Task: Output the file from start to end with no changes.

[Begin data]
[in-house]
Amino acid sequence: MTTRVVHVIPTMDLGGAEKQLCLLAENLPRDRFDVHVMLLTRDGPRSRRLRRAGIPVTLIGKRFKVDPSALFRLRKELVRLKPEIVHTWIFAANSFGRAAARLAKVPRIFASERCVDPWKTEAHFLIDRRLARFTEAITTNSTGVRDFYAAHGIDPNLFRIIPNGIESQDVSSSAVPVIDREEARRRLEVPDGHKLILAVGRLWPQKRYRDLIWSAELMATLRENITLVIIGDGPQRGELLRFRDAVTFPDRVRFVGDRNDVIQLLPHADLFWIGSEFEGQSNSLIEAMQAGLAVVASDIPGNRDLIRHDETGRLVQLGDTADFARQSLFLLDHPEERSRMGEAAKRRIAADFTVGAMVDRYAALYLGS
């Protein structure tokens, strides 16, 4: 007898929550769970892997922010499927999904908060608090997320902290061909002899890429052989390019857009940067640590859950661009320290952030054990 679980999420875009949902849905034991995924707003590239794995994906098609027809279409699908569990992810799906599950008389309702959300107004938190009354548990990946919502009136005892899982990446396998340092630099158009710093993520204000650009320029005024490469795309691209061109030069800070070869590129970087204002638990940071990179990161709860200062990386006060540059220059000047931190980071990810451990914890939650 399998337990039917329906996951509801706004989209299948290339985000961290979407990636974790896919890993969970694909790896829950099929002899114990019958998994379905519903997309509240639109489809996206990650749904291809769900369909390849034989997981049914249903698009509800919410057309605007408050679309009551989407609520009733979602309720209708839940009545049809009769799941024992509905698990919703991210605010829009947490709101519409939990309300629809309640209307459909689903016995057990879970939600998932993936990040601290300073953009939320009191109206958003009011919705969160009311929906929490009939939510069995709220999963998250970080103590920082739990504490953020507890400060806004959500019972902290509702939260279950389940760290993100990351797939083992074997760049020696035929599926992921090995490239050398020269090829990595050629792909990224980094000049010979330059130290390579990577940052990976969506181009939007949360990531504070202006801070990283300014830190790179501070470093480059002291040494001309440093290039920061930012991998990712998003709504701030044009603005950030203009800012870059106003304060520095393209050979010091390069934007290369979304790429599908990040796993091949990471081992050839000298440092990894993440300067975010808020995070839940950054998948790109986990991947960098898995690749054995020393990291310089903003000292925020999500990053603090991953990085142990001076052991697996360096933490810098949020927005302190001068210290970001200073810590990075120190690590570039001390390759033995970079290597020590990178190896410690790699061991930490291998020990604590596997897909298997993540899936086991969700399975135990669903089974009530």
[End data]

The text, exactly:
[in-house]
Amino acid sequence: MTTRVVHVIPTMDLGGAEKQLCLLAENLPRDRFDVHVMLLTRDGPRSRRLRRAGIPVTLIGKRFKVDPSALFRLRKELVRLKPEIVHTWIFAANSFGRAAARLAKVPRIFASERCVDPWKTEAHFLIDRRLARFTEAITTNSTGVRDFYAAHGIDPNLFRIIPNGIESQDVSSSAVPVIDREEARRRLEVPDGHKLILAVGRLWPQKRYRDLIWSAELMATLRENITLVIIGDGPQRGELLRFRDAVTFPDRVRFVGDRNDVIQLLPHADLFWIGSEFEGQSNSLIEAMQAGLAVVASDIPGNRDLIRHDETGRLVQLGDTADFARQSLFLLDHPEERSRMGEAAKRRIAADFTVGAMVDRYAALYLGS
């Protein structure tokens, strides 16, 4: 007898929550769970892997922010499927999904908060608090997320902290061909002899890429052989390019857009940067640590859950661009320290952030054990 679980999420875009949902849905034991995924707003590239794995994906098609027809279409699908569990992810799906599950008389309702959300107004938190009354548990990946919502009136005892899982990446396998340092630099158009710093993520204000650009320029005024490469795309691209061109030069800070070869590129970087204002638990940071990179990161709860200062990386006060540059220059000047931190980071990810451990914890939650 399998337990039917329906996951509801706004989209299948290339985000961290979407990636974790896919890993969970694909790896829950099929002899114990019958998994379905519903997309509240639109489809996206990650749904291809769900369909390849034989997981049914249903698009509800919410057309605007408050679309009551989407609520009733979602309720209708839940009545049809009769799941024992509905698990919703991210605010829009947490709101519409939990309300629809309640209307459909689903016995057990879970939600998932993936990040601290300073953009939320009191109206958003009011919705969160009311929906929490009939939510069995709220999963998250970080103590920082739990504490953020507890400060806004959500019972902290509702939260279950389940760290993100990351797939083992074997760049020696035929599926992921090995490239050398020269090829990595050629792909990224980094000049010979330059130290390579990577940052990976969506181009939007949360990531504070202006801070990283300014830190790179501070470093480059002291040494001309440093290039920061930012991998990712998003709504701030044009603005950030203009800012870059106003304060520095393209050979010091390069934007290369979304790429599908990040796993091949990471081992050839000298440092990894993440300067975010808020995070839940950054998948790109986990991947960098898995690749054995020393990291310089903003000292925020999500990053603090991953990085142990001076052991697996360096933490810098949020927005302190001068210290970001200073810590990075120190690590570039001390390759033995970079290597020590990178190896410690790699061991930490291998020990604590596997897909298997993540899936086991969700399975135990669903089974009530």